Flu Is on the Rise and Hitting Young and Middle-Aged Hard
It's not too late to get vaccinated, says the CDC
You’d think flu season would be winding down by now, but flu is on the rise according to a new health advisory from the Centers for Disease Control and Prevention (CDC). If you haven’t been vaccinated yet, it’s not too late to get a flu shot.
The CDC urges doctors to vaccinate patients "for as long as influenza viruses are circulating, and promptly start antiviral treatment of severely ill and high-risk patients if influenza is suspected or confirmed.”
A particular strain of the virus called H1N1pdm09 is behind the uptick in illness. Young and middle-aged adults are being hit especially hard. Some of them have wound up in the intensive care unit, and a few have died, according to the CDC. And yes — most of these flu patients had not been vaccinated.
Related: Sidelined by the Flu?
Don't forget about antivirals
Remember that antiviral medications are available that can lessen the symptoms and shorten the flu, especially if you start them within 48 hours of of falling ill, the CDC advises. It's likely the doctor will test you for the virus but she may put you on medication without waiting for the results, since the flu virus test has a high false-negative rate (in other words, it may say you don't have the flu when you do).
Antiviral treatment can also help prevent flu-related complications like pneumonia.
For people who are in the hospital and come down with the flu, the CDC notes that "Early antiviral treatment works best, but treatment may offer benefit when started up to 4 to 5 days after symptom onset."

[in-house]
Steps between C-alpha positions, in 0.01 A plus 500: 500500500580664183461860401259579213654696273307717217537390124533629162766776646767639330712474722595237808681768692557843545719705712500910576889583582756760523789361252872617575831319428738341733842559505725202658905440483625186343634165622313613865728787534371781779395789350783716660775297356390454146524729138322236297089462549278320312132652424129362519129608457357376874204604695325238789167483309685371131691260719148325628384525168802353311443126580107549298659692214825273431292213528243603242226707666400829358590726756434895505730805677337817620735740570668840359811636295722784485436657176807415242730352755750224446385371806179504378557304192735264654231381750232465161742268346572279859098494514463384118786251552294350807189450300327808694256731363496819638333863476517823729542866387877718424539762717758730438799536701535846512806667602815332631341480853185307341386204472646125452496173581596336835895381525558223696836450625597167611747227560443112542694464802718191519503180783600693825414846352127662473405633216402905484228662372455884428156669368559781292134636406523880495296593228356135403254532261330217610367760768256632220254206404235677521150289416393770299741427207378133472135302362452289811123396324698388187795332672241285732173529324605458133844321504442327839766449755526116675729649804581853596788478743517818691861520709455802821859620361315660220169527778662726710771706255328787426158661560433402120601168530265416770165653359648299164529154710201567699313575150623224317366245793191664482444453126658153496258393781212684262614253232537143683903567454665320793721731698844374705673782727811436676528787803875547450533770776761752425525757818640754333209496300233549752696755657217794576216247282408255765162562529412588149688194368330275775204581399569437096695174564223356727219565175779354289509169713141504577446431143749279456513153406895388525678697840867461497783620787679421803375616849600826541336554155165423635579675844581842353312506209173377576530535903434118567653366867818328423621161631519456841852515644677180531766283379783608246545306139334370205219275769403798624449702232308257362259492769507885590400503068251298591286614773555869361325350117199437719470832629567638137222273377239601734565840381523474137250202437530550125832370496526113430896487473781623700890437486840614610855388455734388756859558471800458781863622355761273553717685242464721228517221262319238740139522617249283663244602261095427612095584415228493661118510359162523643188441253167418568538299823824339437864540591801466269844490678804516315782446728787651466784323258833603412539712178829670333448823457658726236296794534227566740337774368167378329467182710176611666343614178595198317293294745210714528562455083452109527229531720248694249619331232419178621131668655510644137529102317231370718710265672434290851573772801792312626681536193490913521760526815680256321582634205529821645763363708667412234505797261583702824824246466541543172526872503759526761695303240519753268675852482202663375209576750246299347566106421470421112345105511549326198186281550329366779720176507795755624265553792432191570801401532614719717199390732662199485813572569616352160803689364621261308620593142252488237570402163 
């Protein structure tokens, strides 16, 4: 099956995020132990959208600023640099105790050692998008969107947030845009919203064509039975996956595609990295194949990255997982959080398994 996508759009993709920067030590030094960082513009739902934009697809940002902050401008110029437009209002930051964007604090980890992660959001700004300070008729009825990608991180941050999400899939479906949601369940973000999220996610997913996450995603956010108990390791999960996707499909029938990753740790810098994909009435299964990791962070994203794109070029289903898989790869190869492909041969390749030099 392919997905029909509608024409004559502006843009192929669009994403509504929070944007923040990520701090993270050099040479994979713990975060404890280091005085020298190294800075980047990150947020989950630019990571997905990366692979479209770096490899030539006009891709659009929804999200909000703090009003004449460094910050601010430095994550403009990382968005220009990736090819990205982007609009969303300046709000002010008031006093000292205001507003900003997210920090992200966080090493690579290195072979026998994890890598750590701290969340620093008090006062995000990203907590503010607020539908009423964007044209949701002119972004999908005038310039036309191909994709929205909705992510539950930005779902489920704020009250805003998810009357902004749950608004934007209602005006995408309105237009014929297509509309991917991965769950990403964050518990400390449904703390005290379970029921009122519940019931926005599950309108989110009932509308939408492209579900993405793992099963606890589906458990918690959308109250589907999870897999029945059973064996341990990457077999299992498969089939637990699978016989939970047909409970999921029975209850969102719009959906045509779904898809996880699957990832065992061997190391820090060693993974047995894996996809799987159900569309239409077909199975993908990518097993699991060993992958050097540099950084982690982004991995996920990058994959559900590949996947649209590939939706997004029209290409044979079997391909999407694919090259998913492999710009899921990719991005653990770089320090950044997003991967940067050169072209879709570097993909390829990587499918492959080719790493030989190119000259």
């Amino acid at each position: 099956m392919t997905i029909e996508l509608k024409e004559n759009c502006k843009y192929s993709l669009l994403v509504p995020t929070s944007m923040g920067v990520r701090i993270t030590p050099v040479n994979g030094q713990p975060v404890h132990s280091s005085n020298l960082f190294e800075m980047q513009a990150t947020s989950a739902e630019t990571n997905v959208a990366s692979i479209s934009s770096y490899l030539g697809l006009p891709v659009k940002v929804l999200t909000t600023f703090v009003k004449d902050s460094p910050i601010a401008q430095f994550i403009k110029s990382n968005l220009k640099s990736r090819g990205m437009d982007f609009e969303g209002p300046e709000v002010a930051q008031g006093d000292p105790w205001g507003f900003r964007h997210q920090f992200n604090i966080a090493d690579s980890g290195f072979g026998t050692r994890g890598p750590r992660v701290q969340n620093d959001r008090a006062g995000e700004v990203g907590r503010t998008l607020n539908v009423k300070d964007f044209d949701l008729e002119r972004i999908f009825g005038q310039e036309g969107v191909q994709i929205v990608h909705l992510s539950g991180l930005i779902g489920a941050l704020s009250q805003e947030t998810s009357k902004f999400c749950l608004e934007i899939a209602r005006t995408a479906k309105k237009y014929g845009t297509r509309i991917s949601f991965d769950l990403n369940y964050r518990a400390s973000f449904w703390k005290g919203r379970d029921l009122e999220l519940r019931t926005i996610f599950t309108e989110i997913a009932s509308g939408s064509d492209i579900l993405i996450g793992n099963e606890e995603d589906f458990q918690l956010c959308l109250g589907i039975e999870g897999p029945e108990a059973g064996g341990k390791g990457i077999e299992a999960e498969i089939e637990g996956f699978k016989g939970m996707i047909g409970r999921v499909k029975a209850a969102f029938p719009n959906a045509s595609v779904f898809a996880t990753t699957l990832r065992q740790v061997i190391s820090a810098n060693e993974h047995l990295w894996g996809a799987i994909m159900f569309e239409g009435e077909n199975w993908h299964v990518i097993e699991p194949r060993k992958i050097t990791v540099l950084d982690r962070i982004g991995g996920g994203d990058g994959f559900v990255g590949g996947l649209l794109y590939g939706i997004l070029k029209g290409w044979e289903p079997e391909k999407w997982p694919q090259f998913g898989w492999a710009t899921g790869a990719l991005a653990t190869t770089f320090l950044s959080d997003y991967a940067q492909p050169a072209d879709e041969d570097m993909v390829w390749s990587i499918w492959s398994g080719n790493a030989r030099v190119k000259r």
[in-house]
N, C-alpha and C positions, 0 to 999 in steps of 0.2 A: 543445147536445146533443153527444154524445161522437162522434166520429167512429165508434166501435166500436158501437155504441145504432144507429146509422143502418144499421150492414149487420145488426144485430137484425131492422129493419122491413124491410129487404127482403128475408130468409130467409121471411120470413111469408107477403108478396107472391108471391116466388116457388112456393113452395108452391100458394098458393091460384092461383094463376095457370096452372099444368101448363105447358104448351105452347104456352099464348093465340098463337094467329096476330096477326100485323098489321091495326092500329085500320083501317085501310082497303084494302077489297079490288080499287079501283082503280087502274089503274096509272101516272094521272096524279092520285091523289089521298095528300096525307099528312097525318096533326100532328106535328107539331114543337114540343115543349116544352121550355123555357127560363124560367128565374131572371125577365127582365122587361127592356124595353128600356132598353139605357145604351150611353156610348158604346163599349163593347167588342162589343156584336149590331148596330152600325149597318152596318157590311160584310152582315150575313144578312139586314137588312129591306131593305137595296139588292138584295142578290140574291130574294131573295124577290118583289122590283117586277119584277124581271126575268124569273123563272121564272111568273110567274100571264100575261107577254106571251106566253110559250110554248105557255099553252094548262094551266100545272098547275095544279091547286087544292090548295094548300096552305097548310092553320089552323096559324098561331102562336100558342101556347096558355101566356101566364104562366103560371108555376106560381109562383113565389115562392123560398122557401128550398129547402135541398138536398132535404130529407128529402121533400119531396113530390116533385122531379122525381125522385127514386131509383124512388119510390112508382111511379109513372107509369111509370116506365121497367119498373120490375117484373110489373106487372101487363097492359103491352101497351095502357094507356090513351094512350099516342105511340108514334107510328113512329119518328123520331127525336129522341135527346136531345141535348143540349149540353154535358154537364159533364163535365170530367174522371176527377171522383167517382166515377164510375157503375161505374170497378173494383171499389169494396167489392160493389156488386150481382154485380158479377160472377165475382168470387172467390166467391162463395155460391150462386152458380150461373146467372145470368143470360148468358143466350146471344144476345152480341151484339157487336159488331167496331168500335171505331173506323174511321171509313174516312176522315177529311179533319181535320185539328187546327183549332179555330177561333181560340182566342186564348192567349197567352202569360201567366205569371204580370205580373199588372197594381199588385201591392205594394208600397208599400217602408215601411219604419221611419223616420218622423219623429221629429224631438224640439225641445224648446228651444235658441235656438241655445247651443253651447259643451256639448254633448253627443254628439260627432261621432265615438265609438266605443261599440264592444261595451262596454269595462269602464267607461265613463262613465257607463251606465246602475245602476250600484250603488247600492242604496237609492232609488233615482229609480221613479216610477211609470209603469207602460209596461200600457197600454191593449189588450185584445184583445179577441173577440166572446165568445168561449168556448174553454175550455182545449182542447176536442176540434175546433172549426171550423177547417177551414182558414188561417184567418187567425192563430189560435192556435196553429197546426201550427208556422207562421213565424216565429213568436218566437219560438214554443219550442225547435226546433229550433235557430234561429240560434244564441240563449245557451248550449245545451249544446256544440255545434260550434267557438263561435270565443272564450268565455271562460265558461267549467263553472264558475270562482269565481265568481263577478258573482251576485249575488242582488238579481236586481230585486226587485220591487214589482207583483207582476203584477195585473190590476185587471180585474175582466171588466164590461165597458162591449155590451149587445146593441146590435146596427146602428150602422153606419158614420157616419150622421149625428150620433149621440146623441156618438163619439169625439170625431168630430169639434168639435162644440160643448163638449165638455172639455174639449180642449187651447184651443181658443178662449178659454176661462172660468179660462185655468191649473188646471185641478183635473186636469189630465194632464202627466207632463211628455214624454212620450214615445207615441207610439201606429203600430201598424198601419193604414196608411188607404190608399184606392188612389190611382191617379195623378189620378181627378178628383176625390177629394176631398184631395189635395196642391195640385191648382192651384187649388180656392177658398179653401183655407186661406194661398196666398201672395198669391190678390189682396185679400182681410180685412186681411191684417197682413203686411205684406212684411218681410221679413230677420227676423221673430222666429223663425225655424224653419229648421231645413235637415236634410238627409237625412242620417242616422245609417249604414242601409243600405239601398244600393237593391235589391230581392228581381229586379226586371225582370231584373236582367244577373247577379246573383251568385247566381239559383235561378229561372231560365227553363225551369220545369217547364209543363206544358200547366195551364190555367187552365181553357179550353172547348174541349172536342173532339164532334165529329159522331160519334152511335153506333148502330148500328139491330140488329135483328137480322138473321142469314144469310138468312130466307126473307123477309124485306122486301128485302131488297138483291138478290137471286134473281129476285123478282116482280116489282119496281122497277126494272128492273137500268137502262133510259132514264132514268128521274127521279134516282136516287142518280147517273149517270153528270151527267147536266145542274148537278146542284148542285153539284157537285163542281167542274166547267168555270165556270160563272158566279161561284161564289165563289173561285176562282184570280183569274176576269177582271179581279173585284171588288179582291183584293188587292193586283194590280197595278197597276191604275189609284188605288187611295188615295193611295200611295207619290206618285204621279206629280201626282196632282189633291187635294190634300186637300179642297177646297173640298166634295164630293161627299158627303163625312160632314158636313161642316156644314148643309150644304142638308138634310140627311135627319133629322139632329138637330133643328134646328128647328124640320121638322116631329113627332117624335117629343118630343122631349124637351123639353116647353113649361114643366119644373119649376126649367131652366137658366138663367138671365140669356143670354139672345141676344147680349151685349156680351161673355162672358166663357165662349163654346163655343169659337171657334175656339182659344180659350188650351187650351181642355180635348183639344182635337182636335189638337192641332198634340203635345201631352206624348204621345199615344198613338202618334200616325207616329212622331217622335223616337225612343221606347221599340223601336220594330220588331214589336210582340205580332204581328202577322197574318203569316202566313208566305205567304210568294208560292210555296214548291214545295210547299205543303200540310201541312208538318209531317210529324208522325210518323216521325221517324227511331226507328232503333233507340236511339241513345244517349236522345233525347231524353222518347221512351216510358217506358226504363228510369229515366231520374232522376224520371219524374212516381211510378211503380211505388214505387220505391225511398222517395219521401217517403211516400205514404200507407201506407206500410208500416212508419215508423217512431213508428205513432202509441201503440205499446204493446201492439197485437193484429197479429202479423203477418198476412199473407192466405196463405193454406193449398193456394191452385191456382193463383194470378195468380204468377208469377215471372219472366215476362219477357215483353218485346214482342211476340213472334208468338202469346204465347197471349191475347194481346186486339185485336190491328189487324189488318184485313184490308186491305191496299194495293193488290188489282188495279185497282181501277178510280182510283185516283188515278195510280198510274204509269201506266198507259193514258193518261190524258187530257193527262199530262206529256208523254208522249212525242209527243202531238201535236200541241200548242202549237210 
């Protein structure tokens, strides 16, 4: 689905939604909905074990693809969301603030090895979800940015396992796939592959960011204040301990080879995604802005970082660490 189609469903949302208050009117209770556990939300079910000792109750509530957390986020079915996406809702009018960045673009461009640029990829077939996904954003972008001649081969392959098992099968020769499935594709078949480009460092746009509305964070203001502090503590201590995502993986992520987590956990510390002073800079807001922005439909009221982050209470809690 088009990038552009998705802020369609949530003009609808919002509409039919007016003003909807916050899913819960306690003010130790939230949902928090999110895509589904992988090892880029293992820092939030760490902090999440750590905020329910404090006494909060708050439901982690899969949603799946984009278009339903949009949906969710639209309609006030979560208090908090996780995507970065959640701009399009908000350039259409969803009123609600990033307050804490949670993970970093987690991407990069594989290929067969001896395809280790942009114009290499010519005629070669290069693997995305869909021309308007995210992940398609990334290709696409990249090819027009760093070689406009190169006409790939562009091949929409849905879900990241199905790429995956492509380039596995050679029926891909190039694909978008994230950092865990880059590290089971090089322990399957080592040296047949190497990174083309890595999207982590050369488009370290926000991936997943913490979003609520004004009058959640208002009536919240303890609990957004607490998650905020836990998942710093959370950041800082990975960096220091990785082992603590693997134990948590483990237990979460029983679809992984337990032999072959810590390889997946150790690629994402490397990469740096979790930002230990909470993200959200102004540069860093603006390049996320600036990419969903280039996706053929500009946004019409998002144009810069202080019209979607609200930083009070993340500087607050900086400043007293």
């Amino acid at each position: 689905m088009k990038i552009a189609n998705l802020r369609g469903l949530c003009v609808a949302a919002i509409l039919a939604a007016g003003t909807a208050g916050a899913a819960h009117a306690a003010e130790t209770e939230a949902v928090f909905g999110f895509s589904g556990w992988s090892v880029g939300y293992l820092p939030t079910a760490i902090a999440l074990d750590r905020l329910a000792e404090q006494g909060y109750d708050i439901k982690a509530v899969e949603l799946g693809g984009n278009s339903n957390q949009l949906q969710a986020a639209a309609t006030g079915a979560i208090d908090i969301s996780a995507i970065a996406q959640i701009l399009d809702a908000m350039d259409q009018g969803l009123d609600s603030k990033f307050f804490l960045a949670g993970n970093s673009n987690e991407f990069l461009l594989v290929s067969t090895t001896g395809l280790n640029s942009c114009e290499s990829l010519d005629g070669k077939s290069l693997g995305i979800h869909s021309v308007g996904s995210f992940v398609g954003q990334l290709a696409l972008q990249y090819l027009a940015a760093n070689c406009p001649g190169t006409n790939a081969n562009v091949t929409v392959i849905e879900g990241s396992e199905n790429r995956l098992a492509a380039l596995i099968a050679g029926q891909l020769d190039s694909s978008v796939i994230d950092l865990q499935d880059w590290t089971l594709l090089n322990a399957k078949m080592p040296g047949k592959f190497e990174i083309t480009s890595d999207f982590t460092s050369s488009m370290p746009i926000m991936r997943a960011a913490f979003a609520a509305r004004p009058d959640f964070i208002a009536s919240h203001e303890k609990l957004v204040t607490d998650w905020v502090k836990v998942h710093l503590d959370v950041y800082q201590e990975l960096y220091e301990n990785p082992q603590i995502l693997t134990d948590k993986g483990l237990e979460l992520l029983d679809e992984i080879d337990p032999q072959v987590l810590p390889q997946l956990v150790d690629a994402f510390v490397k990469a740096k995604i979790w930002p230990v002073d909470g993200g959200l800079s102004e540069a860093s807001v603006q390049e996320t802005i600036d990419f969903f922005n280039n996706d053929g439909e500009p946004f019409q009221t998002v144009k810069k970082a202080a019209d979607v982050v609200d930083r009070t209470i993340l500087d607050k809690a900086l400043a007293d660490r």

Are you due for a flu shot?
Health experts recommend flu vaccination for people 6 months and older. It’s especially important for people at high risk of complications from the flu to be vaccinated, says the CDC. This group includes:
- Children 2 and under
- Adults 65 and older and people who live in nursing homes or other chronic-care facilities
- Anyone with a chronic condition such as asthma, kidney disease, sickle cell disease, diabetes, neurologic disorders and severe obesity, among others (your doctor can tell you if you fall into the high-risk category)
- People whose immune systems are compromised — for example, those infected with the human immunodeficiency virus (HIV) or who take certain medications
- Women who are pregnant or have had a baby within the previous two weeks
- People under 19 on long-term aspirin therapy
- American Indians and natives of Alaska
Related: Flu Myths and Facts
Is it the flu?
Flu tends to come on quickly (unlike a cold) and can cause a variety of symptoms, including:
- Fever or feeling feverish/chills (not everyone who comes down with the flu will have a fever though)
- Sore throat
- Runny or stuffy nose
- Muscle or body aches
- Vomiting and diarrhea (more common in children than adults)
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